I used to get nosebleeds relatively frequently as a kid, so I was pretty much used to them. But this time the crimson flood was leaking out of my nose directly onto the pair of ripped, stonewashed Levi’s that the 12-year-old version of me had picked out for the biggest night of my life: Guns N’ Roses at Richfield Coliseum in Cleveland, Ohio. Pair that Pollock-splattered denim with an original “Guns N’ Roses Was Here” T-shirt, and I was ready for my first real rock show.

To this day, I’m not totally sure how I convinced my mom to take me to see Guns N’ Roses perform on the Use Your Illusion Tour on a school night, but the impact this event would have on the arc of my life would prove incalculable. In fact, it’s no coincidence that for the next fifteen years of my life, I would try to harness the grandeur of vintage GNR, first using a Gibson Les Paul Studio and eventually graduating to an ’89 Les Paul Black Beauty Custom , which was not-so-ironically built during Guns N’ Roses’ most prolific era.

Anyway, now that I had a killer outfit (dried blood = tough), a hot date (my mom) and my signature prescription eyewear (bifocals), there was no way I could be stopped. We rolled into the show fashionably early and found our seats on the floor just as the opening act, Skid Row, came out to warm up the crowd. Now, I had heard profanity before, but the amount of profanity that came out of frontman Sebastian Bach’s mouth during any given sentence literally blew my mind. It was like another language that only adults in skintight leather pants were privy to—and I liked it.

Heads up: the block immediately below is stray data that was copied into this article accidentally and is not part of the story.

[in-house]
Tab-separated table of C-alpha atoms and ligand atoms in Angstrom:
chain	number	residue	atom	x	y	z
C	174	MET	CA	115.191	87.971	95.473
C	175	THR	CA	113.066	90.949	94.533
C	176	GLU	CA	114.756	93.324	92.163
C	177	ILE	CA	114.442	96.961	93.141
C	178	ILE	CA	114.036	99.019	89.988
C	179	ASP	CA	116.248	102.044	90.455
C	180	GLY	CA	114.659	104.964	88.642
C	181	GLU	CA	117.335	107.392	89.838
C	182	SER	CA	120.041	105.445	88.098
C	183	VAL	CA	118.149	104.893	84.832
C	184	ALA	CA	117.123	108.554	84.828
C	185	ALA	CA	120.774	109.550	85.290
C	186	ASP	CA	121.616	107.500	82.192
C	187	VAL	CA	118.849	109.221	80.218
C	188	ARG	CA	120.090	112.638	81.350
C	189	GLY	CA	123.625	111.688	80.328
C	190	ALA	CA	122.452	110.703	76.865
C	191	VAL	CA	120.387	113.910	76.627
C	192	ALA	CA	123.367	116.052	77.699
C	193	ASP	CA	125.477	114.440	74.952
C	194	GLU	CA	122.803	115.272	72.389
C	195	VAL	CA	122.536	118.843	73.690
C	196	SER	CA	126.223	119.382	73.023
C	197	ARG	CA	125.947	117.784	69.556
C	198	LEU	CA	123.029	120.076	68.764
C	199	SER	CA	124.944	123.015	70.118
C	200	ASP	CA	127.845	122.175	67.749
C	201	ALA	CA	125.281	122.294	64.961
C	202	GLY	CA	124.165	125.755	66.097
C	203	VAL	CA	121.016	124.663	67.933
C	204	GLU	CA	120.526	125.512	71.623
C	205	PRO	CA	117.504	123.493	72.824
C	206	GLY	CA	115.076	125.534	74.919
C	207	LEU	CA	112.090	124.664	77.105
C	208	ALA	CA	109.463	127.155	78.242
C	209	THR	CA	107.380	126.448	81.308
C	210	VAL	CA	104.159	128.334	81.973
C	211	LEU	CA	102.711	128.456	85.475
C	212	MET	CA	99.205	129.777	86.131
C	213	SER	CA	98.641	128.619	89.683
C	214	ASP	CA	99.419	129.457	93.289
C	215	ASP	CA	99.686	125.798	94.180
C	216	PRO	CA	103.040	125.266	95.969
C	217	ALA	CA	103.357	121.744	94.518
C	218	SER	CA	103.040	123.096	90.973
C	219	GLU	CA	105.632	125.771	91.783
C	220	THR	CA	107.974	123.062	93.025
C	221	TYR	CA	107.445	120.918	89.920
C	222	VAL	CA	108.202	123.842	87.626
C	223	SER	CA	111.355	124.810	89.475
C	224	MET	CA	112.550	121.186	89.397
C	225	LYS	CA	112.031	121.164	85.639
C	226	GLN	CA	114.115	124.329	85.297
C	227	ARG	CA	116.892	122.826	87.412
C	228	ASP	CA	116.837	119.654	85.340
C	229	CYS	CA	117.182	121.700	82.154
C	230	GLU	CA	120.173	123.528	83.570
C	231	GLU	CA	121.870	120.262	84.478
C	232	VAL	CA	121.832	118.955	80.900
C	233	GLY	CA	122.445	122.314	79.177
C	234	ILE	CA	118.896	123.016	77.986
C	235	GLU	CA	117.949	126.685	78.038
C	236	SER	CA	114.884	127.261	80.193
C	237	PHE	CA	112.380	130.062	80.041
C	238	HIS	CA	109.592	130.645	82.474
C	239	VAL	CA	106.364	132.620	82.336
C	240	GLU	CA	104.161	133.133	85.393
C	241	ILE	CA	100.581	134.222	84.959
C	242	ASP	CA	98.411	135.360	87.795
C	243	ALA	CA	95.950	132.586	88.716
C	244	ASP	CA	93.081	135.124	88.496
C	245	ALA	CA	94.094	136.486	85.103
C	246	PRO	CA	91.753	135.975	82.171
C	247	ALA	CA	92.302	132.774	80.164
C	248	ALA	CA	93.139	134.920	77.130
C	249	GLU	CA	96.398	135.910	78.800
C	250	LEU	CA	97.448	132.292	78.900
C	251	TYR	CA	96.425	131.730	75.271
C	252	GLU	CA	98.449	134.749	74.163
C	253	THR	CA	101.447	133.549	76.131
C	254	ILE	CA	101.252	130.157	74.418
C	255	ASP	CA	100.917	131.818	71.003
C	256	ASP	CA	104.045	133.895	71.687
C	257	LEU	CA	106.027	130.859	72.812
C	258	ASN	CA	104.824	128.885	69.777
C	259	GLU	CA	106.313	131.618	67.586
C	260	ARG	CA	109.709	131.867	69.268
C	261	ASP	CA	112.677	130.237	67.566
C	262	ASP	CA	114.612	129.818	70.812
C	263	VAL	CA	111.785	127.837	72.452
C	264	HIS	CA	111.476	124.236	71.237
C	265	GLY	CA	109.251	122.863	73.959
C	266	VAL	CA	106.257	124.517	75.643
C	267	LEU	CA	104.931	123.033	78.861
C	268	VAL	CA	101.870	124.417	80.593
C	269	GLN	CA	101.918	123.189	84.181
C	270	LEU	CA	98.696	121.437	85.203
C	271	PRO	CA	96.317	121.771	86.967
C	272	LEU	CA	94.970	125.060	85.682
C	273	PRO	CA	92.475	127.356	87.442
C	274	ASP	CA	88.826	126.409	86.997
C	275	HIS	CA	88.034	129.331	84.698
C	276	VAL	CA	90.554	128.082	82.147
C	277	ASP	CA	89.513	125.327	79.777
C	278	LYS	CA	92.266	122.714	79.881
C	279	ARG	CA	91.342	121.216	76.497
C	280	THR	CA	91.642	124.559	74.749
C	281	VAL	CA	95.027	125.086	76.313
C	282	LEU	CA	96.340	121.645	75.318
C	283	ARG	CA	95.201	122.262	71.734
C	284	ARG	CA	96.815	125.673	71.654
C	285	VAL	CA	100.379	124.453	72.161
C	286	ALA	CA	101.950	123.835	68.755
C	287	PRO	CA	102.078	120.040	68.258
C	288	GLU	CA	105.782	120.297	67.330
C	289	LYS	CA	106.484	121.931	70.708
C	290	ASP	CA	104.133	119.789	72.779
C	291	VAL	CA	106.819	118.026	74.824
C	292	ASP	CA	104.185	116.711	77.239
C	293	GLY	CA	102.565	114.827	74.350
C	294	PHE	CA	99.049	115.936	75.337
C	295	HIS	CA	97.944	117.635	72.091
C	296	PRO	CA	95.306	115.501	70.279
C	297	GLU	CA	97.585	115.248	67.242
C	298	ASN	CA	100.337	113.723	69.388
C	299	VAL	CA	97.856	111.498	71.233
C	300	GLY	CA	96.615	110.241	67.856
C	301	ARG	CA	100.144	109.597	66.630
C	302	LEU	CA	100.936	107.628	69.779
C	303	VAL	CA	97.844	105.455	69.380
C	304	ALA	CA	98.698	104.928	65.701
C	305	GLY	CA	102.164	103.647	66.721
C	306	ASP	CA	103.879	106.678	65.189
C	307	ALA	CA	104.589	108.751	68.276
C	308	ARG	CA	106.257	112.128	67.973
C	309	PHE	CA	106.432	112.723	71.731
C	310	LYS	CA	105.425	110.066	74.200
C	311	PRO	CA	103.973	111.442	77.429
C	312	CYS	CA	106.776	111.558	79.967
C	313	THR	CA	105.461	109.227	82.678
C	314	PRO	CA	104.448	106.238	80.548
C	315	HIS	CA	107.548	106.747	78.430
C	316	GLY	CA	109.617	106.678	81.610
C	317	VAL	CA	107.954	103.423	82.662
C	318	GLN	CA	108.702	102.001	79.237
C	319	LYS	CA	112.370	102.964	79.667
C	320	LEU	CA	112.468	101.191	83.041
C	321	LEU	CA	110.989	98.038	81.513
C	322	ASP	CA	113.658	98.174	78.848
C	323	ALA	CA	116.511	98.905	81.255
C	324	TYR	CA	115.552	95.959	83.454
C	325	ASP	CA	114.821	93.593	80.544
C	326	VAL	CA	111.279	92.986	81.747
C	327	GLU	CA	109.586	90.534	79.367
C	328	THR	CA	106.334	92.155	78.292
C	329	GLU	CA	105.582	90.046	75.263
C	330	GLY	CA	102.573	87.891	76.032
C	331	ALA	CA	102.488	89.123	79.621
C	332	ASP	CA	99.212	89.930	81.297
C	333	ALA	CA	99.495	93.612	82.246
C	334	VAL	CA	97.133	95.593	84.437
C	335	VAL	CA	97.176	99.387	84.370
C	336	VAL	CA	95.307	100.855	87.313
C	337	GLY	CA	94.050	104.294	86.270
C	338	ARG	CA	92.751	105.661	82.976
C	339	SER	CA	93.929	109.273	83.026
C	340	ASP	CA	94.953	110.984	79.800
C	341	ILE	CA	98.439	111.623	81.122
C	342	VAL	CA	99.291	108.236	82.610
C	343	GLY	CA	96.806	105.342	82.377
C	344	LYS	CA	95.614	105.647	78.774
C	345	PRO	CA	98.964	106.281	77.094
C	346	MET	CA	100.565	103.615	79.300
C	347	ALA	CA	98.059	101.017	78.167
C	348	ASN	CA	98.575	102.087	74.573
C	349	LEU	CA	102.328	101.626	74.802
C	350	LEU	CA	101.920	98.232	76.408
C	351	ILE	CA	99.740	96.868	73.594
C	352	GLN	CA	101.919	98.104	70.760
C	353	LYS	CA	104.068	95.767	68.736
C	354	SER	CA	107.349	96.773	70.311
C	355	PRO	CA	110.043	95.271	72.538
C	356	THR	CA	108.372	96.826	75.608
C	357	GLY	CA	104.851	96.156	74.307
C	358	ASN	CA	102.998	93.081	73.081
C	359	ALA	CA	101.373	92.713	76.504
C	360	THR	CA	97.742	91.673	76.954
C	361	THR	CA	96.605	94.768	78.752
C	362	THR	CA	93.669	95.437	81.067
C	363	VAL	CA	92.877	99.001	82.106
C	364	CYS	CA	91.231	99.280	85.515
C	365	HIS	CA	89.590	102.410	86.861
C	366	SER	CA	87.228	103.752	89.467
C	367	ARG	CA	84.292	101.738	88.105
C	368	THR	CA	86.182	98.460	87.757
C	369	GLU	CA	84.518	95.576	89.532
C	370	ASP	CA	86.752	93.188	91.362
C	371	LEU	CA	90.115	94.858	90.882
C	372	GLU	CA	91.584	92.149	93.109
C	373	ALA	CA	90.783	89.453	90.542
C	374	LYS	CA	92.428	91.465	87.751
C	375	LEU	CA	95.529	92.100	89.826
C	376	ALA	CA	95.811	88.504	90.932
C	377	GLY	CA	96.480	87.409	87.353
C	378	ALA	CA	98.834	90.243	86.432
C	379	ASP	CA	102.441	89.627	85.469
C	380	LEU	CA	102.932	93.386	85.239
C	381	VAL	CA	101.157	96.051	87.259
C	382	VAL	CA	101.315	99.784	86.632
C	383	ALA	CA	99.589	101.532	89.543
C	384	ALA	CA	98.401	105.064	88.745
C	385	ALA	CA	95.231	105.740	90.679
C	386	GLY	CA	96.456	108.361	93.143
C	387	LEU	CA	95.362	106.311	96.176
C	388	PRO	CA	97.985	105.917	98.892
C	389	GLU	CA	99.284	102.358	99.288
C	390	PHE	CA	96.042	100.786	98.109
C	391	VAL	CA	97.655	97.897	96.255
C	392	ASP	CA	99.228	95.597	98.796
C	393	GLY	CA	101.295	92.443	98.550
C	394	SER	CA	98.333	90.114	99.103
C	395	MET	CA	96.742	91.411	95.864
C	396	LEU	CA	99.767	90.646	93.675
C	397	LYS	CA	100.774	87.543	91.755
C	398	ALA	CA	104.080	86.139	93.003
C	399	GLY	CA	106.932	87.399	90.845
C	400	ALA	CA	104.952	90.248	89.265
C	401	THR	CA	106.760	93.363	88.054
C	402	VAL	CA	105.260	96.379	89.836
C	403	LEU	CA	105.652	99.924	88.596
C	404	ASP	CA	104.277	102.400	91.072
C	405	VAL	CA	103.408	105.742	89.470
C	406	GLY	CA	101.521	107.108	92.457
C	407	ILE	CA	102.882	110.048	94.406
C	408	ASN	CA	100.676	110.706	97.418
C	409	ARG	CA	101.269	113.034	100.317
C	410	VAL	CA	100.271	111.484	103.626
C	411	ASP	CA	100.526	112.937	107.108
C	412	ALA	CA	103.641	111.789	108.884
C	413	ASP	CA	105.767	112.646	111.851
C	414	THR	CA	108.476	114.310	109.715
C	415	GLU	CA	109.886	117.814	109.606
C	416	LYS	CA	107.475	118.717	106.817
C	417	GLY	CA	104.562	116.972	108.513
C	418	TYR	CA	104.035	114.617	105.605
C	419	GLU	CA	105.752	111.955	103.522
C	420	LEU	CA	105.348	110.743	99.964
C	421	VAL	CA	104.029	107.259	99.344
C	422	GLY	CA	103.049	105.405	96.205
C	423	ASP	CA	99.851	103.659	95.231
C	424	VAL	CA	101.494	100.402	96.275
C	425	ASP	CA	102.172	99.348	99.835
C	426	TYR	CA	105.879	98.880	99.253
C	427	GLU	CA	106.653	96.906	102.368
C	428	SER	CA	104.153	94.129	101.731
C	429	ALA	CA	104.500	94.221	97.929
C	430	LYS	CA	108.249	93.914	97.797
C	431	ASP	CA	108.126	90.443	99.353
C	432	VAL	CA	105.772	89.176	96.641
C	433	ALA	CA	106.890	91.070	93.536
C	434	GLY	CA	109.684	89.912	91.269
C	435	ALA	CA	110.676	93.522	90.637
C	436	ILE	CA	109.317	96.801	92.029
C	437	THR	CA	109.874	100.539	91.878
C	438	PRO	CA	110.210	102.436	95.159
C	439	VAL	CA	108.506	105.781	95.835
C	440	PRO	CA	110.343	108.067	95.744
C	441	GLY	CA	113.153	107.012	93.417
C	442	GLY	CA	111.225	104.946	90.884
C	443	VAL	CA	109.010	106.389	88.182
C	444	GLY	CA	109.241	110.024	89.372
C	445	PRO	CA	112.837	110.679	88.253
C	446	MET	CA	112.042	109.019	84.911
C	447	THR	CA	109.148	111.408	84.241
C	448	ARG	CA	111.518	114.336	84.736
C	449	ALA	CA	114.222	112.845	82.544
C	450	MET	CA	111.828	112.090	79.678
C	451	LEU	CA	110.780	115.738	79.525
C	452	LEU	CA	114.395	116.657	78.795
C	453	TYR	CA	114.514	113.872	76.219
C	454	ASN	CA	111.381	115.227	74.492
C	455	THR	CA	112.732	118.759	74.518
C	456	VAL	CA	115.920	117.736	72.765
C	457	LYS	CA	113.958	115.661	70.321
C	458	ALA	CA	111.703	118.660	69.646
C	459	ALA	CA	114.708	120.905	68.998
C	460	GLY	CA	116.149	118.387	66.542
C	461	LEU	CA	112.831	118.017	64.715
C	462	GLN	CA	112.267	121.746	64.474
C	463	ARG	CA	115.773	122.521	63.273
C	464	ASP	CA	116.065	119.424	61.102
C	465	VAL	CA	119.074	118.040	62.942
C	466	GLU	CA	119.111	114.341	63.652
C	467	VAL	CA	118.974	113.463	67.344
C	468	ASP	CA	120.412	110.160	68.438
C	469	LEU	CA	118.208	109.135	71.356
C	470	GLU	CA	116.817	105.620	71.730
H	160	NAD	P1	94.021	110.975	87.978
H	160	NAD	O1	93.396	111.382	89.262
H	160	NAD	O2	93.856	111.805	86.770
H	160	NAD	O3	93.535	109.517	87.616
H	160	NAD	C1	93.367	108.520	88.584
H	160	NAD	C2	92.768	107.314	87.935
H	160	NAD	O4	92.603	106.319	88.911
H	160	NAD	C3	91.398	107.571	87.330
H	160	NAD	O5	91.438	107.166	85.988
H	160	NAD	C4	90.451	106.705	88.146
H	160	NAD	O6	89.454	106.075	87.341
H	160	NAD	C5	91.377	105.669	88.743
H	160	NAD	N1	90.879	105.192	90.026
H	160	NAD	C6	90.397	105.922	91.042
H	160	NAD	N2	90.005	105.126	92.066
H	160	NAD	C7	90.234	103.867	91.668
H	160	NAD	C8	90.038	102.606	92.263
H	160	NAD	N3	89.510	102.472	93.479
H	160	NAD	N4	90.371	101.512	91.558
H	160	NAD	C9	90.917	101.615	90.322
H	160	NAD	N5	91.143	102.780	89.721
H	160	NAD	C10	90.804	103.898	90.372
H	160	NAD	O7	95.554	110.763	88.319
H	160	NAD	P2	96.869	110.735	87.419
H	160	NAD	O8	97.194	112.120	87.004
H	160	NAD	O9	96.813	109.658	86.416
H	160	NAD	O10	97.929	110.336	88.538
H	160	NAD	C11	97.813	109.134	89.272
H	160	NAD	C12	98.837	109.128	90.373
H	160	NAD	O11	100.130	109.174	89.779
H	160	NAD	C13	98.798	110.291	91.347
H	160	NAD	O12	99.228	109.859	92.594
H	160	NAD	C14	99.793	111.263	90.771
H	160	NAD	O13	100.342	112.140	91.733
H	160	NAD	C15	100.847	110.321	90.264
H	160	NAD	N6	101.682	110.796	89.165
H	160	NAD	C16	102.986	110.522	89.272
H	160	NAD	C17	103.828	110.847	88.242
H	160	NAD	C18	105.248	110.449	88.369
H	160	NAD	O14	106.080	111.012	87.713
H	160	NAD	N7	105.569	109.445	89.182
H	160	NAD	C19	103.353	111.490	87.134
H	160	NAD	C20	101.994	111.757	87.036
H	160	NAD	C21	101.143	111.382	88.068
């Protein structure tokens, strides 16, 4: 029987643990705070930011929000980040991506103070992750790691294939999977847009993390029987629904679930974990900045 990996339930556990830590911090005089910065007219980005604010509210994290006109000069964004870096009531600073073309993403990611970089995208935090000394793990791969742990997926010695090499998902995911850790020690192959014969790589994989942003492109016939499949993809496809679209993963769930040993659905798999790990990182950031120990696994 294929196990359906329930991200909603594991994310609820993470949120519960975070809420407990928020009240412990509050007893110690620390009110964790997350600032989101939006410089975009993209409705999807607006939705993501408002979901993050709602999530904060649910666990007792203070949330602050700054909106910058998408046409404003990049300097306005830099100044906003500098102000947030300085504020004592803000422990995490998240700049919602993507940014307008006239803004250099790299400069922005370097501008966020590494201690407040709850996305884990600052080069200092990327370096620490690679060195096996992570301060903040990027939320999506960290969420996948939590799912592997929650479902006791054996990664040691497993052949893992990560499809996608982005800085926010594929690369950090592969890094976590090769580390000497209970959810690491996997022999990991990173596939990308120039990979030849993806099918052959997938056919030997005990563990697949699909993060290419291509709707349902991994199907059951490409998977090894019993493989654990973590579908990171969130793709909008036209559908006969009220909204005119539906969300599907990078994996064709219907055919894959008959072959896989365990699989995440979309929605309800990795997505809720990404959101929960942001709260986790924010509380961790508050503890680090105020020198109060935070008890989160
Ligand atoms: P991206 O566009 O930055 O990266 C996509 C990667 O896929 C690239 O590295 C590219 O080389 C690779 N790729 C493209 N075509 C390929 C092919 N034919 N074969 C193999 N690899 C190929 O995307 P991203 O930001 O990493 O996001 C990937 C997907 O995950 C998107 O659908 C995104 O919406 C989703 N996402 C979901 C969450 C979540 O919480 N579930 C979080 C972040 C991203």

After waiting for about two hours in anticipation (with the audience turning from mildly irritated to downright surly), Guns N’ Roses hit the stage. Axl looked amazing, sporting an outfit that was possibly even cooler than mine: plaid kilt, Nine Inch Nails, and a weird cast on his arm that looked like it was made in the future. However, I was instantly more drawn toward Slash. Sporting a top hat, which sat atop a mess of curly black hair, a half-smoked cigarette that seemed to be Krazy Glued to his lips, and flaunting a bare chest glistening with sweat, he was everything a rock god should be. Pure, cool danger I had never witnessed.

The centerpiece of this ensemble was a cherry sunburst Gibson Les Paul Standard that was amplified via a literal wall of Marshall stacks. Although neither of the Use Your Illusion albums had been released yet (the date was pushed back many times, though nowhere that of Chinese Democracy) the iconic solos Slash blazed through on tracks like “Welcome To The Jungle,” “Paradise City” and “Don’t Cry” were like nothing I’d ever heard before in my life—and, unbeknownst to me at the time, watching the girl in front of me whose dress kept gradually slipping down her shoulders would be the closest I would get to seeing an actual woman naked for a long, long time.

Honestly, most of the specifics of the concert have long been lost to me-we had to leave early because I had a serious stomach ache (which was either due to nerves or the entire pizza I consumed prior to the show), but I do remember on the way out seeing a trucker with a mullet making out with a wasted-looking girl near the bathrooms. Looking back, it seems kind of trashy (okay, really trashy)—but at that moment I realized that I would aspire to be Slash for the rest of my life. Although Guns N’ Roses would break up a few years later, this realization was more about an ideology than wearing a top hat or drinking Black Death vodka.

Ultimately, if there was one thing I had to take from that experience, it would be the sight of Slash’s Les Paul Standard, sweat-stained under the gigantic house lights and inspiring legions of fashion-challenged preteens like me to strap on a Gibson in an attempt to make some magic of our own. Thanks, mom.